Steel-tipped real talk

I hate to participate in whatever's left of the Web 2.0 echo chamber, but I couldn't hold myself back from commenting on the Huffington Post's most recent Julia Allison interview

I basically got all John Edwards in there, stopping just short of telling personal tales of helping my dad shop for steel-tipped work boots while growing up in Appalachia. (No, seriously, I could have done that. Red Wing Shoes in Monaca, PA, holler back!)

Normally it doesn't bother me when journalism is a bit elitist, because I understand the need for glamor and escapism. But sometimes it's just distressing how painfully out of touch some publications are from reality.

In the HuffPo interview, Julia dismisses jobs with the potential to pay "$50,000 a year" without directly mentioning how much she makes doing things differently. Well, it was reported earlier this month that her NonSociety venture pulled in net revenue of $60,000 last year. For those of you counting at home, that's $20,000 a year for each of her website's three editorial contributors, before paying for the site's programmers, hosting, servers, et cetera.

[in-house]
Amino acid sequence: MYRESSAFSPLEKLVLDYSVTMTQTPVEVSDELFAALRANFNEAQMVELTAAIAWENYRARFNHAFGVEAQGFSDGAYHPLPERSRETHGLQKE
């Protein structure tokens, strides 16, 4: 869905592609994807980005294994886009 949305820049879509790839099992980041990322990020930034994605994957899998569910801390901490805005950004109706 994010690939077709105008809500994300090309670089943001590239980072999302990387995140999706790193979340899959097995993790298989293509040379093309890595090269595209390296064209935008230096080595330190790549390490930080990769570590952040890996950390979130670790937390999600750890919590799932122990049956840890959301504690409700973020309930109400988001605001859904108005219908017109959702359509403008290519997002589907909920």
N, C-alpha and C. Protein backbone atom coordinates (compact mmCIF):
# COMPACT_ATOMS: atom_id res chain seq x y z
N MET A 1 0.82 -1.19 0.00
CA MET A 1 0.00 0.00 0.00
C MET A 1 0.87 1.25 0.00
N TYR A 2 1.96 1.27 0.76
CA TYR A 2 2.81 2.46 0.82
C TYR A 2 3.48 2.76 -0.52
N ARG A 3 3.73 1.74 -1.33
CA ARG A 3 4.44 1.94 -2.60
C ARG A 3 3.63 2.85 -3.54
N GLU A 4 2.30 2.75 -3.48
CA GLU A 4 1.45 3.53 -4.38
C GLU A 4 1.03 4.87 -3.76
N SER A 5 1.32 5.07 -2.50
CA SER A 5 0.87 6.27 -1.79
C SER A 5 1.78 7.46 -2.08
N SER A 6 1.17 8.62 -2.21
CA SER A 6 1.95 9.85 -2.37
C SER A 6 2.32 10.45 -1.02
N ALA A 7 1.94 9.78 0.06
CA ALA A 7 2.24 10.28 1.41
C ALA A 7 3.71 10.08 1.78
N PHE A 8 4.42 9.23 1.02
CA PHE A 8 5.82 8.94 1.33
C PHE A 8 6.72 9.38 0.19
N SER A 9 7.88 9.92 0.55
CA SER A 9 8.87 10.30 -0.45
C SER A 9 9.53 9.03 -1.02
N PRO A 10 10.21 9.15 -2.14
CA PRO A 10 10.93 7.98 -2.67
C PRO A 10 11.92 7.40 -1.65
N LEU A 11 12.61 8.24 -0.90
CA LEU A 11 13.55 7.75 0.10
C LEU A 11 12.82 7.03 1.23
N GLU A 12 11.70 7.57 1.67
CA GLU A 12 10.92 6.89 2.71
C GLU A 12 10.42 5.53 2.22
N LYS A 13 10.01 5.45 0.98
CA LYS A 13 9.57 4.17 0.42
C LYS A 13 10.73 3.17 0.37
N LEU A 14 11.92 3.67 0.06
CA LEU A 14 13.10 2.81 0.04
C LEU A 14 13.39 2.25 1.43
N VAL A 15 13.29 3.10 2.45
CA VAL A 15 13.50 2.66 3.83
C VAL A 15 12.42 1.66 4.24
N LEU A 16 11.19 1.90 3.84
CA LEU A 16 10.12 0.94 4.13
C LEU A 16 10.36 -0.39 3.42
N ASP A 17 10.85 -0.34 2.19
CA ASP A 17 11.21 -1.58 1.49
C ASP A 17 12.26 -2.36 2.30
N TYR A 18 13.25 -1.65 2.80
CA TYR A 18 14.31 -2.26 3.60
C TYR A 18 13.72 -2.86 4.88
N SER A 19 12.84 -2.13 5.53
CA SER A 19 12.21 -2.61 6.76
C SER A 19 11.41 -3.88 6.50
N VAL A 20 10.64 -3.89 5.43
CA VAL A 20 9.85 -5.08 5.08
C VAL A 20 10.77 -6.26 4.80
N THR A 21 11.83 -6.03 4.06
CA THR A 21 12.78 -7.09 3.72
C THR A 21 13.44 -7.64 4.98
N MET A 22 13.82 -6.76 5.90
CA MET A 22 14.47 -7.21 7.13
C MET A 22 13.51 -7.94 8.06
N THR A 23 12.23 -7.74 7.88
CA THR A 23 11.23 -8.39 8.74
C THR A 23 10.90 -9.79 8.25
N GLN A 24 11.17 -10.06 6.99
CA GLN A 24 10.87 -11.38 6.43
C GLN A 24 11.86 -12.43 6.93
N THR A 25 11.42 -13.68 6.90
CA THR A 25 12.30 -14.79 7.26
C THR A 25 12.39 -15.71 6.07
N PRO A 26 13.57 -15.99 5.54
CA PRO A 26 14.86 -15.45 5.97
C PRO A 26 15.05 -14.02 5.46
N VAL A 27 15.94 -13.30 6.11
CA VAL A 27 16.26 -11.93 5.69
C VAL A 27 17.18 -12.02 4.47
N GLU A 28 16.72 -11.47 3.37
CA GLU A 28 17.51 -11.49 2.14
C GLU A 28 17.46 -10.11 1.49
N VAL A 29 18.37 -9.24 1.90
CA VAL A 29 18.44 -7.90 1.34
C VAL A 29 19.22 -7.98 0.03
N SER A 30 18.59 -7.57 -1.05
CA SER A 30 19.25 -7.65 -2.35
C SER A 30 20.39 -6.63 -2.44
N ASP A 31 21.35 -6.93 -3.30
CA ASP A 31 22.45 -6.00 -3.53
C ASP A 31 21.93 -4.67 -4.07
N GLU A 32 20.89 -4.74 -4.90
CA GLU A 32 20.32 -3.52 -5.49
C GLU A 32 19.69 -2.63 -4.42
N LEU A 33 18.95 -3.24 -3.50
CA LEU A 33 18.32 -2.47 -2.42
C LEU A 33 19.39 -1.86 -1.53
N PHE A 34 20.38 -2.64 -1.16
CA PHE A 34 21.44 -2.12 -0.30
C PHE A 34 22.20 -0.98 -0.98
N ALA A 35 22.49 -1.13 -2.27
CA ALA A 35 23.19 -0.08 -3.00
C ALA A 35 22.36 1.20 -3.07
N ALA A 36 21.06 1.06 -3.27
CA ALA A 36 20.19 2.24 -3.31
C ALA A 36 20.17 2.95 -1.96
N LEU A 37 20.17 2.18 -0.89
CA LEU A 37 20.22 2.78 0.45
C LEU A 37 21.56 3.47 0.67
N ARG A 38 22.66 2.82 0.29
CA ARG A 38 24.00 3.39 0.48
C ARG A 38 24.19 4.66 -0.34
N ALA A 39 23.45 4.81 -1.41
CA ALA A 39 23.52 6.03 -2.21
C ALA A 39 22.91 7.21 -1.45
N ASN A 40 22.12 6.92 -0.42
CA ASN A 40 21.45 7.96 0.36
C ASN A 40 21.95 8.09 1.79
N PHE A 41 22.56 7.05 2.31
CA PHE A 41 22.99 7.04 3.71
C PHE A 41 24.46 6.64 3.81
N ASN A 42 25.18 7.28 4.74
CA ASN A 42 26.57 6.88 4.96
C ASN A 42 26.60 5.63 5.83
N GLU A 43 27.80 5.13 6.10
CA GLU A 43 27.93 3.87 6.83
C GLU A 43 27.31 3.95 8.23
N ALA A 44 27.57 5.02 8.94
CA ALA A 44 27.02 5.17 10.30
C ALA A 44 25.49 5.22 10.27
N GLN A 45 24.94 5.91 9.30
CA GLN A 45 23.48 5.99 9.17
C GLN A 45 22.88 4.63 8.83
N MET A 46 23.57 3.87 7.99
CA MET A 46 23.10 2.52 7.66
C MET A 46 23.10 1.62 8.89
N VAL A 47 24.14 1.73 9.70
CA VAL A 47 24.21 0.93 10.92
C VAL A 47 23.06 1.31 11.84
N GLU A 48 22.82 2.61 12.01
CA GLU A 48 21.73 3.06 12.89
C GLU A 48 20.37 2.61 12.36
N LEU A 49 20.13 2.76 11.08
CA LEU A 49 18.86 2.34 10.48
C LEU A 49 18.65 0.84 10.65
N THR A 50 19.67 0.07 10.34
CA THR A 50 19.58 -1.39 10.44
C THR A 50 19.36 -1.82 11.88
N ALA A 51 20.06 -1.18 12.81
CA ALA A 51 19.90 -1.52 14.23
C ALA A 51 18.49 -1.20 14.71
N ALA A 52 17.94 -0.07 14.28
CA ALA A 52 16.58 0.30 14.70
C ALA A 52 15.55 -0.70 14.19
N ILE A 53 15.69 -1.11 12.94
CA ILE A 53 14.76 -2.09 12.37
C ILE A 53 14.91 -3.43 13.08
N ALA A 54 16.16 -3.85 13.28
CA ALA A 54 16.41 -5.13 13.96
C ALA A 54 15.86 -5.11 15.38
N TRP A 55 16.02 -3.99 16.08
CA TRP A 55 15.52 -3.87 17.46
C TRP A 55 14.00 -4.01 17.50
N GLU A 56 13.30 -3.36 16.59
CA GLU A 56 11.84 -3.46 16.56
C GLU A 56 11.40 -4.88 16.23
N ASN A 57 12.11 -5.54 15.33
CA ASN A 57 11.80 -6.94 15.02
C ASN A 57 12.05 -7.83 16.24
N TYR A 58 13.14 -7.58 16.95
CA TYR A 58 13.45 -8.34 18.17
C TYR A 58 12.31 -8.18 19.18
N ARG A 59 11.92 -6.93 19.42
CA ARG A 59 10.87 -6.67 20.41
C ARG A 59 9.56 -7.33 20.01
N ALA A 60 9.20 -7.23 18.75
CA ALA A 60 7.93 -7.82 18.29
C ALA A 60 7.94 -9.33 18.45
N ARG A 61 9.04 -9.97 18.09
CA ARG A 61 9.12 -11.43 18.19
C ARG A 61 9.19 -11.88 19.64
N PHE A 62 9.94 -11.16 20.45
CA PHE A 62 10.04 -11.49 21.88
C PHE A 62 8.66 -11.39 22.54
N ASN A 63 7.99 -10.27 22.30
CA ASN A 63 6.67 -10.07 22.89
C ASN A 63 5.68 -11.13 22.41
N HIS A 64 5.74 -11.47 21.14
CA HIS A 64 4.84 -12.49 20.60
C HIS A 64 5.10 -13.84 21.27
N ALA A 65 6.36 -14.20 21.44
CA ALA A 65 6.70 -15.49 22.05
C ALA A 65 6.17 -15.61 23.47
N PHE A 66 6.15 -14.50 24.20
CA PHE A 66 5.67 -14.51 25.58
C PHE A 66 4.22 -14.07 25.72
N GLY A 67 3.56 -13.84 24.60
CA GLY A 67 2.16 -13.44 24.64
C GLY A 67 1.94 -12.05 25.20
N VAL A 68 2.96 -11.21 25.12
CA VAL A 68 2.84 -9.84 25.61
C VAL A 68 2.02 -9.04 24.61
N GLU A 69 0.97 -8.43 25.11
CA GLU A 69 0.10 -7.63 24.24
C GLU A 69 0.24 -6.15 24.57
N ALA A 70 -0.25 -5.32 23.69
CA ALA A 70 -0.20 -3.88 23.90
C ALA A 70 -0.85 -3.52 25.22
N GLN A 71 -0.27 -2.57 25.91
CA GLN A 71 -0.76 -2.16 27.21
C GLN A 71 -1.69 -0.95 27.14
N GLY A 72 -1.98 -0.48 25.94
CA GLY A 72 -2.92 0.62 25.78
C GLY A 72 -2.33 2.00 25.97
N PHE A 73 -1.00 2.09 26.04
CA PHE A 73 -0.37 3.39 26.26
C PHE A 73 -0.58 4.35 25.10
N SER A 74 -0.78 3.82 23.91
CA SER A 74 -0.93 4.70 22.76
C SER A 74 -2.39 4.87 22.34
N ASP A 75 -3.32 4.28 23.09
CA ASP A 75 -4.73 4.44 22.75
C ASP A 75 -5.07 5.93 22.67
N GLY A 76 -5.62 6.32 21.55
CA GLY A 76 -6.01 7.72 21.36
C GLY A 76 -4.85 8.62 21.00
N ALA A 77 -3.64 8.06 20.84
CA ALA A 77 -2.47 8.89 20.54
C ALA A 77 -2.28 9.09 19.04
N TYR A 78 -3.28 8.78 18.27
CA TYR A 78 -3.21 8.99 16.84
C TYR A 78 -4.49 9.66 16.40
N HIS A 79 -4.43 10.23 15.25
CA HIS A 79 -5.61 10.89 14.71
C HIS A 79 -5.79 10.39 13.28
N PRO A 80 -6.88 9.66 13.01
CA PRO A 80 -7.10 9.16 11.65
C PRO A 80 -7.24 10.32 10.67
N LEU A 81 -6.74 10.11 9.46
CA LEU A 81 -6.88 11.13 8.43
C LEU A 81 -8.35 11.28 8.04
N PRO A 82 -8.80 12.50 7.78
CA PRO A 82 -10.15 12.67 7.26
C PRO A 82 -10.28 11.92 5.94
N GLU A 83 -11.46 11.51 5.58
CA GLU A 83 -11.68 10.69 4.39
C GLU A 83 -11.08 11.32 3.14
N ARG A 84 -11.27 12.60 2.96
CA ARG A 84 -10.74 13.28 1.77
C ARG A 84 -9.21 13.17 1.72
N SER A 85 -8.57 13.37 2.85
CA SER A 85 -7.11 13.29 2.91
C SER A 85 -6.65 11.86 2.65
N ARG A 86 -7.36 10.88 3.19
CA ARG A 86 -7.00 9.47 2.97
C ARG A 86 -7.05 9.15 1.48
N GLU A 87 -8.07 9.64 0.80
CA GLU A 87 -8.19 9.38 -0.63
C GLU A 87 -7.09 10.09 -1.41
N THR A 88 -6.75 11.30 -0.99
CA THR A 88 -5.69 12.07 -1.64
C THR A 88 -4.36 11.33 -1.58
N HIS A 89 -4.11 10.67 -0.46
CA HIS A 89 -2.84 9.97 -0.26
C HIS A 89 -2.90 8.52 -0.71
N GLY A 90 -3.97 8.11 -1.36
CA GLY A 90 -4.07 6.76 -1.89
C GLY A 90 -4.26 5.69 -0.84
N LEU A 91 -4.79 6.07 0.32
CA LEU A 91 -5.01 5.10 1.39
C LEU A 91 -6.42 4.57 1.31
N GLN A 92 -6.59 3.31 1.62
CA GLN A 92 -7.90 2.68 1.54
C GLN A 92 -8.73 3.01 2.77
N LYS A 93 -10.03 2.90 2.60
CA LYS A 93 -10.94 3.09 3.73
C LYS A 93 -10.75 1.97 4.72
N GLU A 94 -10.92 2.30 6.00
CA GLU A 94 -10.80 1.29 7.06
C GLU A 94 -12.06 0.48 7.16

The elephant in the room, of course, is how she and her co-'Lifecasters' are really paying for their lifestyles.  I know there is a tiny, lovely, lucky group of people who, often because of a blend of familial support and a lack of student debt, don't have to pursue 9-5 jobs in their 20's. I think that's fantastic, really, and I can't knock them for it-- who knows, maybe someday my future children will be fortunate enough to be included among them. But I think it's strange for someone in such a rare and privileged position to publicly put down a certain occupation, or the kind of salary it can bring in.

What is even crazier to me is that reporters at publications like HuffPo are apparently also so out of touch that they don't call her out on it-- instead, they run stories about how Julia Allison is pioneering a new "business model" and a revolutionary form of "personal branding" or something. Um, what?

My alloted 250 words of real talk below (my comment is still pending, so I'm posting it here in case it doesn't make it past the HuffPo interns):

"Let me preface this by saying: 1. Julia is an acquaintance of mine. I wish her the best, because I like her. 2. I am a salaried journalist, and I only wish the best to our industry.

"But I've been so irked by one thing Julia said in this interview [regarding a young adult's possibilities for compensation in journalism]: 'You can make what? $50,000 a year?'

"The cavalier way this was said and reported makes me both sad and angry. I'm sad for the insane class discrepancies in our country, and angry that her comment was published without any qualification by what is supposed to be an exceptionally conscientious publication.